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Old 23rd December 2016, 07:40 PM   #1
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Default Transformer Taking a Fall

Hello all,

It's been sometime since I posted anything.
Anyway, I Dropped a large 1930's transformer that is 1050VCT, so 525V with full wave rectification. It is an open laminatation with two end bells...about 4" log

The laminations one one side shifted about down 1/16" - 1/8".
Would this still be safe to use? Or is it risky due to the epoxy/ tar moving inside?

Any comments are appreciated.

Thanks
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Old 23rd December 2016, 07:57 PM   #2
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Maybe yes; maybe no.

First, see if there is any continuity between the coils and core. If there is, it's no good. Test it by connecting a light bulb (one of the old fashioned kinds, not a CFL!) in series with the primary and power up with the secondar(ies)y open.If it hums, pulls excessive current, smokes, goes up in flames, then it's no longer any good. Strip it down, save the lamms and rewind.

If the current draw is light, just the inductive load current + core losses, then it should be OK. Next, try it with the full primary voltage applied and see if it still draws just small currents, and doesn't hum, smoke, explode, or get excessively hot. If it does any of those things, see above.

Side note: There may be some slight hum from loose lamms, but that's just annoying. Tightening the screws should stop lamm vibration.
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Old 26th December 2016, 11:07 PM   #3
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Thank you Miles.

I did everything you said.

Everything checks out... though I measured almost 300Ma draw on the primary with no load. This is a large transformer with 1050VCT with a 300Ma draw along with 5V and 6V taps. So the losses may be normal for a 1030's transformer.

Thanky= you for all your help and contributions to this site.

Roger
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Old 28th December 2016, 01:22 AM   #4
AJT is offline AJT  Philippines
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power soak that with no load for about 20 minutes and see how warm the cores get...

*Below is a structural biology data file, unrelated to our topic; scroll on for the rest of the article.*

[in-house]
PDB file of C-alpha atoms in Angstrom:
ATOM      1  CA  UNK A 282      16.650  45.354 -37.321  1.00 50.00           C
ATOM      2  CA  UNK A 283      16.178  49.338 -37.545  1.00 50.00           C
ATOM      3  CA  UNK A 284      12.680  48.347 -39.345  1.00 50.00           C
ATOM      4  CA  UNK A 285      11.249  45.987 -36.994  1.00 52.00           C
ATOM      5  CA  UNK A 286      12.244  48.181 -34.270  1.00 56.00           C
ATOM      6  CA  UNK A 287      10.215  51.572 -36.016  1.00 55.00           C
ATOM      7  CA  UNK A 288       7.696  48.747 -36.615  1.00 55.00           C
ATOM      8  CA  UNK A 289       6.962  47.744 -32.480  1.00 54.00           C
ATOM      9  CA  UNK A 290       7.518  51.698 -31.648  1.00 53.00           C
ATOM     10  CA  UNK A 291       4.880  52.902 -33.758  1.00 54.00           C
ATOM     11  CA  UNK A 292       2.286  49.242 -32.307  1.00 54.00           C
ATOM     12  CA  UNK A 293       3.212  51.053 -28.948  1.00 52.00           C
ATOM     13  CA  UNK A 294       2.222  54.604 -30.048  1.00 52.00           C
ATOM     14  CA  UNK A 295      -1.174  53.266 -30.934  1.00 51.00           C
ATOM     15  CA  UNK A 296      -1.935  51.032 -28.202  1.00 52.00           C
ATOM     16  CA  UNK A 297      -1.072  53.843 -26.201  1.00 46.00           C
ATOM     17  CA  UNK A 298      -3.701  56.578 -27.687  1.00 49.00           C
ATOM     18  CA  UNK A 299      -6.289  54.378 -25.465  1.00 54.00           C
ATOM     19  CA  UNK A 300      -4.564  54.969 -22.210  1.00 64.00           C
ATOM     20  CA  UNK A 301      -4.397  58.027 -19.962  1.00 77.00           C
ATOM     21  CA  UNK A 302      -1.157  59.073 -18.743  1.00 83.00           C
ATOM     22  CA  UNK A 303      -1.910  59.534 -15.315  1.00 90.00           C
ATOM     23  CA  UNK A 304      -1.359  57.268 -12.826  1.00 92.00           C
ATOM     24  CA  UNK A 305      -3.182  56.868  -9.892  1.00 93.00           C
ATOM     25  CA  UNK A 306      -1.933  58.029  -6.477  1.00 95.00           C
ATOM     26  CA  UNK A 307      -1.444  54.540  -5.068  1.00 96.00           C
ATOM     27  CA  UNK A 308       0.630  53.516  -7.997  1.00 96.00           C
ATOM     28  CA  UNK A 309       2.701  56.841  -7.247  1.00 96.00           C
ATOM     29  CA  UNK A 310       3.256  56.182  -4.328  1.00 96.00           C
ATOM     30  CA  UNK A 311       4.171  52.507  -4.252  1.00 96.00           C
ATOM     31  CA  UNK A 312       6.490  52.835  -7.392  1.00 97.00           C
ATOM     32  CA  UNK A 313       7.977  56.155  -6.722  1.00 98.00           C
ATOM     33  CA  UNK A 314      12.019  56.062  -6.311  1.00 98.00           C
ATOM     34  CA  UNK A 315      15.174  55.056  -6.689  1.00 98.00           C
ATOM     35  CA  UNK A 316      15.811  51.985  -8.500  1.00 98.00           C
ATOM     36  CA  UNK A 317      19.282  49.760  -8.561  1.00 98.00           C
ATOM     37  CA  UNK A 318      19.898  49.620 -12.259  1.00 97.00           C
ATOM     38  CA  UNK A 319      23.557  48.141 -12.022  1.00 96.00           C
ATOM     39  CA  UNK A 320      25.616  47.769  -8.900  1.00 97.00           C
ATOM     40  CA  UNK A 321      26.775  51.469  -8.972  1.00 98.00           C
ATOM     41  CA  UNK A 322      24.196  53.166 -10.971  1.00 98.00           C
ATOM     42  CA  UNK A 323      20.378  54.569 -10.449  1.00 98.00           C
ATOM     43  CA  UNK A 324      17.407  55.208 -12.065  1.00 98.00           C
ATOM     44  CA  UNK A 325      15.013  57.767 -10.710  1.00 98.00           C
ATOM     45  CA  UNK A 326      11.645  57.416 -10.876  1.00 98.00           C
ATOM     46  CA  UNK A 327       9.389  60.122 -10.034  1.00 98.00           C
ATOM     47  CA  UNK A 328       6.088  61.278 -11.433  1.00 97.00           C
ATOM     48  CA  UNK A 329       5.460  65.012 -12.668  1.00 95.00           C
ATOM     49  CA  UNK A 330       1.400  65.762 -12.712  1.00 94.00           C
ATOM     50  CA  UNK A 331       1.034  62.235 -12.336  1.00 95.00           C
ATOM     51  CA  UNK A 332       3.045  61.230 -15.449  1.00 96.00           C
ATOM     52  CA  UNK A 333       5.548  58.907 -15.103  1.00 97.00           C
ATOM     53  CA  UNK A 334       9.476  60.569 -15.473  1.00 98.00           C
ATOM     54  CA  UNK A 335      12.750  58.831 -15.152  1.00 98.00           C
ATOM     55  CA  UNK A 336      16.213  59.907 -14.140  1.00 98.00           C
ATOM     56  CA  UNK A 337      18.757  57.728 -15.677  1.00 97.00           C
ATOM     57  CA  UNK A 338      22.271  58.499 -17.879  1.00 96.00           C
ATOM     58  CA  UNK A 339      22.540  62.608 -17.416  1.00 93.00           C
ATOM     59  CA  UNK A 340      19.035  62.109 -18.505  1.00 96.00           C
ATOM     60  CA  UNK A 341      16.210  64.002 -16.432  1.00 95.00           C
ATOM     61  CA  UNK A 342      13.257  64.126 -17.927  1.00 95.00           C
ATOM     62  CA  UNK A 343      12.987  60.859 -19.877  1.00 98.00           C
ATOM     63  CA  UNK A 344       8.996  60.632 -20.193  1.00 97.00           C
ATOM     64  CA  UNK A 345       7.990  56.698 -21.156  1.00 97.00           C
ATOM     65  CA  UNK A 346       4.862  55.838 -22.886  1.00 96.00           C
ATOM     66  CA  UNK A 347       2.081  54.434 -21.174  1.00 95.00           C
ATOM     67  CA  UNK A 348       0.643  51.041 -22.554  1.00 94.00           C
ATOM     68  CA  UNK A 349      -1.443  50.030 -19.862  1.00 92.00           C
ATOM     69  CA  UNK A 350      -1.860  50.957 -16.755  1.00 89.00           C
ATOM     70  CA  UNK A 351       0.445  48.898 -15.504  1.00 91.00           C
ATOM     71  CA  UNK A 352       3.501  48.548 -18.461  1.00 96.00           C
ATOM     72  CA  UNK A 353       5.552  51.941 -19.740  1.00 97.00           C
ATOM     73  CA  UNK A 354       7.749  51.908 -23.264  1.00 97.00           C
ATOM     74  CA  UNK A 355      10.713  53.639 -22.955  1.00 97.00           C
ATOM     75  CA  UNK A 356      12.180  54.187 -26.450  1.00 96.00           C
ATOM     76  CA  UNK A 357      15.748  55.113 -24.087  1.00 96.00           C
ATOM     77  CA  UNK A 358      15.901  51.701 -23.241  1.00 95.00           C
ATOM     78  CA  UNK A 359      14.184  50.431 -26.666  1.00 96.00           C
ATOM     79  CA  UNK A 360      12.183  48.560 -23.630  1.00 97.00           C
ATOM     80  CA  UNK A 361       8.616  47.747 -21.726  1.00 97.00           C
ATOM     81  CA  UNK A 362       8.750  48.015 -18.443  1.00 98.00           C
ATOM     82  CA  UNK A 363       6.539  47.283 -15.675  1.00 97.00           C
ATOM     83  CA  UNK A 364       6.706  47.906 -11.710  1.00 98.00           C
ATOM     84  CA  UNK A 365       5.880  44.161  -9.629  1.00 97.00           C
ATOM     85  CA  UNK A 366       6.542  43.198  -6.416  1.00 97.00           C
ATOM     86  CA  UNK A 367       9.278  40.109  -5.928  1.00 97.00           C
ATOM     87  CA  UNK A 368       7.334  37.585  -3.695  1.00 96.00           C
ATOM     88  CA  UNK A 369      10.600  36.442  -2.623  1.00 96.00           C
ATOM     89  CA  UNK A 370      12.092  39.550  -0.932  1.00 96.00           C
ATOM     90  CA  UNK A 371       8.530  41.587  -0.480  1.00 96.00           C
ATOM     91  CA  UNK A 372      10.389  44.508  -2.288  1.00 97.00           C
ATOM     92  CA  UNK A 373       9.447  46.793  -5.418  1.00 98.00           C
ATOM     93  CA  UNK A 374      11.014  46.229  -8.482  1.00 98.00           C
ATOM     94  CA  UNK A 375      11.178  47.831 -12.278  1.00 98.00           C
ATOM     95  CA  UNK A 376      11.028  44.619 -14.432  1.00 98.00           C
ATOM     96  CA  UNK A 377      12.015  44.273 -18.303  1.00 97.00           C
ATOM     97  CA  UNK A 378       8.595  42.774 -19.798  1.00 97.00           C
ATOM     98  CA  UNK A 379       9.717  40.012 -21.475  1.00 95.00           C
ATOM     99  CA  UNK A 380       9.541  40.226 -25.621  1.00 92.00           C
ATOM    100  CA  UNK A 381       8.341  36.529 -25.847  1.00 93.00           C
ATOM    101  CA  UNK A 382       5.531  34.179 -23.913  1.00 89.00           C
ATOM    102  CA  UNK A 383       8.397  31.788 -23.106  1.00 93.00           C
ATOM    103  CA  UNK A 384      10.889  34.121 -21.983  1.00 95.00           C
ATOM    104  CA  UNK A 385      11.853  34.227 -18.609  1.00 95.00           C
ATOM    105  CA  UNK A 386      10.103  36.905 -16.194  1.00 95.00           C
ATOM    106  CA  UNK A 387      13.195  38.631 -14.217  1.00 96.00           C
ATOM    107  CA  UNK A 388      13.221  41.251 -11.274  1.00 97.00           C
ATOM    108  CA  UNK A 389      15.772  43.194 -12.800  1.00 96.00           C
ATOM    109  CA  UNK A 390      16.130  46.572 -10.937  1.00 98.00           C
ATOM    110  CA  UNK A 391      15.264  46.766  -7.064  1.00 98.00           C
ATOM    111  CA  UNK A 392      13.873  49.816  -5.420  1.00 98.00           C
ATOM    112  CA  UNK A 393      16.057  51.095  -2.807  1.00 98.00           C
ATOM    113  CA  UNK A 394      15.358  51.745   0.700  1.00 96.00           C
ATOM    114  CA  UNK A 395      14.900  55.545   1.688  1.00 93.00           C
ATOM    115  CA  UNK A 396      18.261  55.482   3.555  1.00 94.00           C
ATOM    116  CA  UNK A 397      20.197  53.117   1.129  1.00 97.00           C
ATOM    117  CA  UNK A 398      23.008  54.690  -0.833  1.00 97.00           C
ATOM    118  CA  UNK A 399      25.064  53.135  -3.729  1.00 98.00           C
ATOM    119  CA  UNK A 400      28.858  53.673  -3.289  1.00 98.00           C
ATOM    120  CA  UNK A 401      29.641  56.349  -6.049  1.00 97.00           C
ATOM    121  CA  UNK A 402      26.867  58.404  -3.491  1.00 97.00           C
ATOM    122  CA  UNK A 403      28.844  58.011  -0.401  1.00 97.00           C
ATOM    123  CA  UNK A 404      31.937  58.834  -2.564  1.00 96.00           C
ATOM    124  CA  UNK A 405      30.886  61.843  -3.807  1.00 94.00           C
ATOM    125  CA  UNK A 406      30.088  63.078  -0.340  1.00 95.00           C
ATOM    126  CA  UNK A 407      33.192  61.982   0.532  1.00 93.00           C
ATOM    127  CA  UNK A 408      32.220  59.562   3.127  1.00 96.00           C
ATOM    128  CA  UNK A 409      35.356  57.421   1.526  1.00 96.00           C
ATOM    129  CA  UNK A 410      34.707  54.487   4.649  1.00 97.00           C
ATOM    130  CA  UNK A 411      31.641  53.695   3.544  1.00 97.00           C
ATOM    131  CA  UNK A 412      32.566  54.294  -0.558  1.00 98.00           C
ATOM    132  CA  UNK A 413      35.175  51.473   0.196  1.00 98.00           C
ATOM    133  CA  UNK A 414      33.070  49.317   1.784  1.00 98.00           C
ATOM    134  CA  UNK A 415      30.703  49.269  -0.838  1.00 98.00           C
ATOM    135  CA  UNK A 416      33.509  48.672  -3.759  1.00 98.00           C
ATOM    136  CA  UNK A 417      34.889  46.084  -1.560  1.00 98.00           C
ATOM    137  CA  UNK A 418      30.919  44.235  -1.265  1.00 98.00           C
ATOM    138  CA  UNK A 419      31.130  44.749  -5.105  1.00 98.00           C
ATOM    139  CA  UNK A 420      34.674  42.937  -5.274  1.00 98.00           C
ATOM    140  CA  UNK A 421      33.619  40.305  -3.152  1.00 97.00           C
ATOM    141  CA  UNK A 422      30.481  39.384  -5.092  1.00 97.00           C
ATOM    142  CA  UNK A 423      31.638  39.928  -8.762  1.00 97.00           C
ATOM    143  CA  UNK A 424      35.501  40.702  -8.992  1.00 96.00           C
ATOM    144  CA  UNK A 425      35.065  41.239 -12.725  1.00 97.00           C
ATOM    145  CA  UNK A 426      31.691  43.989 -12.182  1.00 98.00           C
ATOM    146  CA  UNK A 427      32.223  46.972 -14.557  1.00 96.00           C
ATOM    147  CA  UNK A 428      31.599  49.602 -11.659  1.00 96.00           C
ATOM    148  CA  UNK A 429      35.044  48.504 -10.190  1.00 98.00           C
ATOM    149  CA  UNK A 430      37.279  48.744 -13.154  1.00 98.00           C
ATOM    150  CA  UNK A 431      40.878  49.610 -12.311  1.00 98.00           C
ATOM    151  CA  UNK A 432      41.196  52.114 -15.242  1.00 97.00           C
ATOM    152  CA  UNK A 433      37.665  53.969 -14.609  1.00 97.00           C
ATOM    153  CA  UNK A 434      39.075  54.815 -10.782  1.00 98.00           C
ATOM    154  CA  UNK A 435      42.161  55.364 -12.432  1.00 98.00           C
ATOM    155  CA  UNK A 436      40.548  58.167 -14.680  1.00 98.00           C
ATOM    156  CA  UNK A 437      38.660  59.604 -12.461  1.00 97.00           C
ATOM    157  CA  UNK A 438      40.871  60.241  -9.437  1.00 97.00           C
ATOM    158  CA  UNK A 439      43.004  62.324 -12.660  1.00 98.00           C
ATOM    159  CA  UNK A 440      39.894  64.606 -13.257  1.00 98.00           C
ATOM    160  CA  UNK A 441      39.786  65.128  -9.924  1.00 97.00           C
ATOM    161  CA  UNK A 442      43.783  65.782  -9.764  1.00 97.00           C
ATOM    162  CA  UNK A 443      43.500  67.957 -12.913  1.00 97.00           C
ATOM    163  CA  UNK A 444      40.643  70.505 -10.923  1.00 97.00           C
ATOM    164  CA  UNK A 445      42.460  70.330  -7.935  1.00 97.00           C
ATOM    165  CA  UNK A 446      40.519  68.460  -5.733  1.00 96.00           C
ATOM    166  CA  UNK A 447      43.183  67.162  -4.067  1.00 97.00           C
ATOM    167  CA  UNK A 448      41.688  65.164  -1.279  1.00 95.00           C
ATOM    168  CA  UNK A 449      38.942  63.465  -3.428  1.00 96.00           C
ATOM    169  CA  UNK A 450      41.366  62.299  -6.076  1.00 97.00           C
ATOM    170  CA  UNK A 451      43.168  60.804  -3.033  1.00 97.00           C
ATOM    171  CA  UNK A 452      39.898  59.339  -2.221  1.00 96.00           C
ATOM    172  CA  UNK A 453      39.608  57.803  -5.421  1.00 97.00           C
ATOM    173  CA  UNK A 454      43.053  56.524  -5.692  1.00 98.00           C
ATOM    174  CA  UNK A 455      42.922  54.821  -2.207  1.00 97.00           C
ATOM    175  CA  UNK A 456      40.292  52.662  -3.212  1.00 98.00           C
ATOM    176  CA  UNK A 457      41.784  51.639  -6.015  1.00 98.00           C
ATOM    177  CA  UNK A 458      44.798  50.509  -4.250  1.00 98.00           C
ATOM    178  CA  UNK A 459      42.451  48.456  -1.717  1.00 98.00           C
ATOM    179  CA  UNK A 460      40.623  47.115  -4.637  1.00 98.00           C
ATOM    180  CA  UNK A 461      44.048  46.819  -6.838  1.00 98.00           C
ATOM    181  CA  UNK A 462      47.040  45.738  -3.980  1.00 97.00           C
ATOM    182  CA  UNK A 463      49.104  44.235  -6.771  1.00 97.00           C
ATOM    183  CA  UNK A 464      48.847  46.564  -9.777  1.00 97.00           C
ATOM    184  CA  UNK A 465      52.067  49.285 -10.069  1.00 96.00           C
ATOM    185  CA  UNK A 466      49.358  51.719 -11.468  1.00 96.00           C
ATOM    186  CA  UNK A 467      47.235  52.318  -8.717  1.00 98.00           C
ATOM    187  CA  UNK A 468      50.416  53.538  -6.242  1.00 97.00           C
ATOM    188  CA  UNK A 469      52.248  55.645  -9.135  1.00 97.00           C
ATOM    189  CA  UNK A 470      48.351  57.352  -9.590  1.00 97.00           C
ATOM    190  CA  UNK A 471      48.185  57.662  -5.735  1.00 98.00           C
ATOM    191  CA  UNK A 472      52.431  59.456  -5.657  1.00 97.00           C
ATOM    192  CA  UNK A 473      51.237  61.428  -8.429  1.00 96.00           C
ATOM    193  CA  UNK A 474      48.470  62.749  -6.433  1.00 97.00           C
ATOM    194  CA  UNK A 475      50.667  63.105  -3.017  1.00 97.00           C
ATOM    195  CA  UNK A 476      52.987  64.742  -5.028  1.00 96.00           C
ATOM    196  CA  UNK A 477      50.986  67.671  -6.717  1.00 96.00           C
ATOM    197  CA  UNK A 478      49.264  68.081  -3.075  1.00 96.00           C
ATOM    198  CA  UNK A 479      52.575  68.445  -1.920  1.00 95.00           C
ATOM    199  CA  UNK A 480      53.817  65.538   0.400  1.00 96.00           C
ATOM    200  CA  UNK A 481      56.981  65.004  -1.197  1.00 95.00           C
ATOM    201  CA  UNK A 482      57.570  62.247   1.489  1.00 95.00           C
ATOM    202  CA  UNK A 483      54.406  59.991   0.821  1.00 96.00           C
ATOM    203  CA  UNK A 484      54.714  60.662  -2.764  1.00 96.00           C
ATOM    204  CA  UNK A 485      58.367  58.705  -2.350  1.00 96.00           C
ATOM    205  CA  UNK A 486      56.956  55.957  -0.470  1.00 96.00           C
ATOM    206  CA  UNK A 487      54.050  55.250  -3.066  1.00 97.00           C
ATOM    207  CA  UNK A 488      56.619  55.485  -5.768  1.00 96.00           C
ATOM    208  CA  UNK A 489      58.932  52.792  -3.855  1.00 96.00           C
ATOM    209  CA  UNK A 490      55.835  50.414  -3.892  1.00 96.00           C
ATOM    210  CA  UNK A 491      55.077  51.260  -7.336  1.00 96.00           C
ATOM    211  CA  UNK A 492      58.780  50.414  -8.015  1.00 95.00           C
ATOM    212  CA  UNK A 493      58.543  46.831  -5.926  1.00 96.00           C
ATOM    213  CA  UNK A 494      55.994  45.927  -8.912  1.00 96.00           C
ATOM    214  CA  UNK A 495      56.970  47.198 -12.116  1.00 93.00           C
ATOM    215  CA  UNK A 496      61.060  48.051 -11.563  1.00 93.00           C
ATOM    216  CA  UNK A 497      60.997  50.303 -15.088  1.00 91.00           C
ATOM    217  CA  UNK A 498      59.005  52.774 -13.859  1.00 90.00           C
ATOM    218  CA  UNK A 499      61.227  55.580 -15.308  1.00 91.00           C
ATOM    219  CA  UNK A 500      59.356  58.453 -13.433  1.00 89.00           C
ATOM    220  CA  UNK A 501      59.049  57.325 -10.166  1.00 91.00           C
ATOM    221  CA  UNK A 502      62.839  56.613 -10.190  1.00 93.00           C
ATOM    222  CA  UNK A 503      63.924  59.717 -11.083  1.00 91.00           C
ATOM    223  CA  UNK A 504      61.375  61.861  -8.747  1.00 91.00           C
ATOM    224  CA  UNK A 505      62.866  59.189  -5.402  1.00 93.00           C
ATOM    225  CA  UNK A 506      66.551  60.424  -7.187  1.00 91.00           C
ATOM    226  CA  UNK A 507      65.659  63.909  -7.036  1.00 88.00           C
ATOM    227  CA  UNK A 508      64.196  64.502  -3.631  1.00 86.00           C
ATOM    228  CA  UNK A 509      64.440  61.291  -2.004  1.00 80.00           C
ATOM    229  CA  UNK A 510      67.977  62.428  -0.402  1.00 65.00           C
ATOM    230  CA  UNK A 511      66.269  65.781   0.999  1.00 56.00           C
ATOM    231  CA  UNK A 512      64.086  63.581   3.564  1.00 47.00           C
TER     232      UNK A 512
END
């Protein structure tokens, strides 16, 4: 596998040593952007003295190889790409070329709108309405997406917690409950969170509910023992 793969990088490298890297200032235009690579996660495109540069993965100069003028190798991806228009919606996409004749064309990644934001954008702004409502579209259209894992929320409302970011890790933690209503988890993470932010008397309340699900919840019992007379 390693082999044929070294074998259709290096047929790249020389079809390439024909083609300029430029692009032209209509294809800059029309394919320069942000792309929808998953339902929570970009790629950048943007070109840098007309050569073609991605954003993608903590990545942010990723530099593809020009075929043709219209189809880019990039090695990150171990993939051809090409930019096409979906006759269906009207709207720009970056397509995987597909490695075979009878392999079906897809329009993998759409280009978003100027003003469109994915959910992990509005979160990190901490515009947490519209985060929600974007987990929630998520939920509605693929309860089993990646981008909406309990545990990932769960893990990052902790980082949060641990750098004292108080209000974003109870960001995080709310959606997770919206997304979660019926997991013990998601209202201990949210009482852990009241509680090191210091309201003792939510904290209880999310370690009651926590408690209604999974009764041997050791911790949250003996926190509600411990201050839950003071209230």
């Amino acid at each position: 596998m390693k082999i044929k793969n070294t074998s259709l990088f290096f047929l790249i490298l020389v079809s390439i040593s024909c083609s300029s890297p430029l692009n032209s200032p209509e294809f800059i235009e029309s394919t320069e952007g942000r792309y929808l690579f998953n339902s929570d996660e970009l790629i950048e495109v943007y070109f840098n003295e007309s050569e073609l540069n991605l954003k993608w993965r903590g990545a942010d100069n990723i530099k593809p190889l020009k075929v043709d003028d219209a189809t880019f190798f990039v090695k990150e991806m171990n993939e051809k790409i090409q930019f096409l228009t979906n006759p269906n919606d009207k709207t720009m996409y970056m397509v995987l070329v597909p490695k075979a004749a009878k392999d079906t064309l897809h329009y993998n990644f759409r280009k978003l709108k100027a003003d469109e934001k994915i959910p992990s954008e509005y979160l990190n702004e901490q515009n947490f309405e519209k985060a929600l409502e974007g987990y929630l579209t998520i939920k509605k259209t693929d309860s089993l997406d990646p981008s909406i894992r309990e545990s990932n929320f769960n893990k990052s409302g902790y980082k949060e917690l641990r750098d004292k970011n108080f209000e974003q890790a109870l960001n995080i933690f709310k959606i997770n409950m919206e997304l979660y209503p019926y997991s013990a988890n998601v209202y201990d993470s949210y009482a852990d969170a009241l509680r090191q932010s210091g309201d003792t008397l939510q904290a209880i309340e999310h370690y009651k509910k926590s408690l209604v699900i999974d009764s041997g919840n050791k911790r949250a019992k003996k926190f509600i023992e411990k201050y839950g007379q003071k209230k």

if that were mine, i will dunk it in a vat of air drying electrical varnish. i will loosen the
bolts and nuts, remove the end covers...
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Old 16th January 2017, 02:02 AM   #5
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Quote:
Originally Posted by AJT View Post
power soak that with no load for about 20 minutes and see how warm the cores get...
Will do.

I just realized I said "normal for a 1030's transformer"... I meant a "1930's" transformer... over 76 years old.

Maybe my concern is unfounded... but a 76yr. old transformer seems like it could damage easily with older materials being used vs. modern epoxies.

On the other hand... much of the old stuff has passed the tests of time.
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Old 16th January 2017, 04:20 AM   #6
AJT is offline AJT  Philippines
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just be careful when handling, it sure can use a varnish bath....

you can use wooden or rubber mallets to align the core....
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Old 16th January 2017, 06:46 AM   #7
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You may be able to borrow an insulation resistance megohm meter. I got a digital one pretty cheap off ebay, and use it to test all restored amp transformer/choke insulation (1kV is available for mains testing), and also coupling cap and old switch leakage, and even if MOV's are still functioning.

Electricians pretty much have to check all AC mains wiring with that device when installing new circuits.

The outcome is similar to the lightbulb test using AC mains input, and earthing core and secondary, but it is also gauges how leakage current is flowing. Old vintage transformers will typically show more leakage than a modern transformer, due to the type of insulation material, and moisture and pollution ingress over decades.

Last edited by trobbins; 16th January 2017 at 06:49 AM.
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